Charlotte Mason tells us of the appeal of [her] principles and this method to every type of child in Vol. 6. I have one son with dyslexia, one without, and both have consistently progressed in the mountainous land of mathematics. I do think CM’s method for teaching multiplication facts is brilliant and I haven’t met it elsewhere. Math is just one part of the greater whole though. Time is begun with the child’s outdoor geography lessons, noting the movement of the sun, shadows, direction, etc. Money is the most important of the concrete objects used and there is a lot of practice with it. The biggest problem you may find is that it isn’t an open and go curriculum telling you what to do. I’ll be sure to let you know when there is one. This is also not a “life skills” curriculum but a method that uses problems found in the everyday.

I’m not sure if my answer is any help to you. I applaud you for not simply giving in to the calculator but wanting your daughter to learn to think mathematically herself. I believe you both can do that.

With admiration,

Richele

marmiemamaParticipantHi Richele…My youngest of 5 has dyslexia. He will be 9 in March. He is progressing fabulously with All About Reading, enjoys reading, desires to write comics and stories, and is doing very well with his attempts at spelling. It’s his frustration with the entire world of mathematics that is the source of his greatest difficulties and angst. We’ve tried many programs but we always hit a wall when we come across a concept he can’t grasp. I feel my focus should be helping him to find a way to help him with addition and subtraction fact recall and comprehension, simple fractions, and time before we can progress to multiplication, rounding, etc. I would be overjoyed if he could begin to enjoy math like he is loving reading now. I’m wondering if this math program is what I’m looking for to help with his dyscalcula.

Richele BaburinaParticipantOh, marmiemama, the last thing I want is for the book and dvd set to be just another resource that sits on your shelf and has wasted your money. Having led a now 9th grader and 7th grader in Charlotte Mason math –7th grader since day one of formal lessons– I can say without hesitation that her applied philosophy in mathematics is the same as in every other subject: quite groundbreaking. The icing on this cake is that the child is respected as a person. That means the child will also be respected as a person if part of their uniqueness is dyslexia or dyscalcula.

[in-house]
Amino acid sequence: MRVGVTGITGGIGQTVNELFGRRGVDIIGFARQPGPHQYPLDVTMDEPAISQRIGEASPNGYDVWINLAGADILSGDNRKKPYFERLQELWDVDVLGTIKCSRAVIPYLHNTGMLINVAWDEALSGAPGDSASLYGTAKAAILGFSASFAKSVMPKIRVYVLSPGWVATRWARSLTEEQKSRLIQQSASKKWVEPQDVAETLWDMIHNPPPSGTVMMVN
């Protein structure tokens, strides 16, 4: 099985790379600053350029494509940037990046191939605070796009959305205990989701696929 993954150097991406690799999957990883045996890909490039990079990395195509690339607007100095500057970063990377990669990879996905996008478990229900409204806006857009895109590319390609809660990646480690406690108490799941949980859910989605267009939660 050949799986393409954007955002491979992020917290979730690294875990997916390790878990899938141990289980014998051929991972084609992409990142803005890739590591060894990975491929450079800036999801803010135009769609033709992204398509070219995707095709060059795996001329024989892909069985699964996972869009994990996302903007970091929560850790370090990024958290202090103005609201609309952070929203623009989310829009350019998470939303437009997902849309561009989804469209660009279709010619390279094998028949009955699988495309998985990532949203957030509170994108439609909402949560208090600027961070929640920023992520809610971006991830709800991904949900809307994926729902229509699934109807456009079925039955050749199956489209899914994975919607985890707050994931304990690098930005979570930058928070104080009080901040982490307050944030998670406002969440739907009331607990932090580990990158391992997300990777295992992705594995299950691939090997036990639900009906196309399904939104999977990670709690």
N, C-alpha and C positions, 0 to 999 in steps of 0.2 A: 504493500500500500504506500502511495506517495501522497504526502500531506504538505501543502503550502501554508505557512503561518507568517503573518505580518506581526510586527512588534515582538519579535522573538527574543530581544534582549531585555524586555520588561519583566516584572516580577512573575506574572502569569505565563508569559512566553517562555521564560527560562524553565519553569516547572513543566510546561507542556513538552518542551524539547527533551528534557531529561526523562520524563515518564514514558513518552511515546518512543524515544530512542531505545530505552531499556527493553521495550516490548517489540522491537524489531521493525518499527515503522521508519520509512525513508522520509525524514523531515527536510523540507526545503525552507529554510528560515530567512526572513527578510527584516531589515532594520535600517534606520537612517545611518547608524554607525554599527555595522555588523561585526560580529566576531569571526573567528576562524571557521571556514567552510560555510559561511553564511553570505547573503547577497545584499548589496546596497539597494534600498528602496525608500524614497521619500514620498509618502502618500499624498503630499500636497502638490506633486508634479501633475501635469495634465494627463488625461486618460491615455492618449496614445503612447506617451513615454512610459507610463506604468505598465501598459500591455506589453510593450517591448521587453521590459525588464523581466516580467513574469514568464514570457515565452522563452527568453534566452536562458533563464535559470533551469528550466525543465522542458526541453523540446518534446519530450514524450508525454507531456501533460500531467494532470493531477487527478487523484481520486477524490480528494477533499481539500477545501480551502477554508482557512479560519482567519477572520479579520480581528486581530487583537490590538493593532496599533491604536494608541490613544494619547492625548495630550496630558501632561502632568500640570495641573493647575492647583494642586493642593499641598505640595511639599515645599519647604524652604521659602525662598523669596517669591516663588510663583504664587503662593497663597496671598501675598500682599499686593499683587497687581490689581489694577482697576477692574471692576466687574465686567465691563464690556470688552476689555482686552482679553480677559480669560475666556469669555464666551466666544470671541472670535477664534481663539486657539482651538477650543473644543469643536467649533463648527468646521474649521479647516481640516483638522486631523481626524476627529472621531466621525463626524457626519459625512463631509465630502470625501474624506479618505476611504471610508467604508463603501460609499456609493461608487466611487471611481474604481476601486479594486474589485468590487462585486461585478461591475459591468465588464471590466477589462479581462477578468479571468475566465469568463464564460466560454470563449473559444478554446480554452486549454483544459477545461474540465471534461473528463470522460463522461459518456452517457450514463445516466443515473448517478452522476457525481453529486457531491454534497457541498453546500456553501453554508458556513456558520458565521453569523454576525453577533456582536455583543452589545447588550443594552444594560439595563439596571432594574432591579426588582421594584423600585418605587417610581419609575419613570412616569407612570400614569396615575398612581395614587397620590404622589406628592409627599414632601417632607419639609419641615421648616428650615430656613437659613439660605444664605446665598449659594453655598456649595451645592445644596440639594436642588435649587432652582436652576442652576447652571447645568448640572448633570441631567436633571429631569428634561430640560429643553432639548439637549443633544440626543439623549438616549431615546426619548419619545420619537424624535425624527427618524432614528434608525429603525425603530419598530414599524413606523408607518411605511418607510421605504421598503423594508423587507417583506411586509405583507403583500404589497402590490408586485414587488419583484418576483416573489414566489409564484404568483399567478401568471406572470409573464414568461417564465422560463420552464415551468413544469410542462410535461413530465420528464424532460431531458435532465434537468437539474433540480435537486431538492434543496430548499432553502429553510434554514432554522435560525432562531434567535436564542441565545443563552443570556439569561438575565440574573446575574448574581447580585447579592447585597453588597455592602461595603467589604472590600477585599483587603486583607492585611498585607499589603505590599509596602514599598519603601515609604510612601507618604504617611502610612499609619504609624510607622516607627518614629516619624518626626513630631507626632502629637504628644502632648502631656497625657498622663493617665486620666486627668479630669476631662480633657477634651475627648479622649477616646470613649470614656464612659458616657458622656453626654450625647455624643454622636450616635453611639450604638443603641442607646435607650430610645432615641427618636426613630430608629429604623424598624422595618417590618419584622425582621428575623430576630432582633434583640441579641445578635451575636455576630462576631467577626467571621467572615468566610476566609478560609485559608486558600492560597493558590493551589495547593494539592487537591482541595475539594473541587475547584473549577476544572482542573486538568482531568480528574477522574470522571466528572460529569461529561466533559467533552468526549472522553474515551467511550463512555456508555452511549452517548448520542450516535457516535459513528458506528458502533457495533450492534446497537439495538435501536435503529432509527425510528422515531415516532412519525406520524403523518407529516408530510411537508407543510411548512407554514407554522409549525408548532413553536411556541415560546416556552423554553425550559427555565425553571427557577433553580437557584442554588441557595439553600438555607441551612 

I have had to remain in constant conversation with the Lord in each lesson. What I have found is what Charlotte says, that a math lesson must not be drowned in verbiage. Nothing frustrates my dyslexic child more than an onslaught of words in an attempt to explain things. This has made CM maths particularly freeing but that doesn’t mean it is always easy. As mothers, one of our chief tasks is to not let traits become temperaments and that means helping him learn the way of the will and the ability to stay calm when he realizes a concept he has never met with is headed his way. The irony is his math sense is actually quite strong, especially in the area of solving spatial problems. I, too, have had to go along in a faith like potatoes sort of way. That is -not digging things up to see if they are growing, thereby killing any growth, but trusting the method of direct and simple teaching that cooperates with the Holy Spirit.

I don’t know if you listen to A Delectable Education podcasts. They have one on the special needs child, episode #58. Warning: have tissues on hand. I believe two of the three of them have dyslexic children and have found CM’s living teaching of math valuable in their experience. You may want to ask in a comment at the end of that podcast though. Sonya also has an insightful blog post that speaks to Mason Homeschooling with Special Needs Children, addressing some of the CM principles that have worked beautifully with her daughter. I point these out as not only a “don’t just take my word for it” but also that if we have seen the intended results in other areas, should we not trust CM’s methods for arithmetic as well?

I’ll leave you with a quote from one of our all time favorite books,

*Heidi*. It is at the pint when Heidi is to begin lessons alongside Clara, who is homebound with frail health. Clara describes her kind tutor this way:“But mind, when he explains anything to you, you won’t be able to understand; but don’t ask any questions, or else he will go on explaining and you will understand less than ever.”

Again, Charlotte definitely cautioned of drowning a math lesson with too many words and it seems especially detrimental for a dyslexic child. According to her philosophy every subject can be approached in a living way, in cooperation with the one who is Life, or in a stale and deadening way – which opposes life.

All my best to you as you venture in faith in this method of education.

Warmly,

Richele

marmiemamaParticipantThank you, Richele, for your wise and kind words. My son and I were talking about math this morning and I was telling him we’ll keep trying different things till we find what works for him. He said with a big sigh, “I wish I could just count sticks for math.”

Out of the mouth of babes…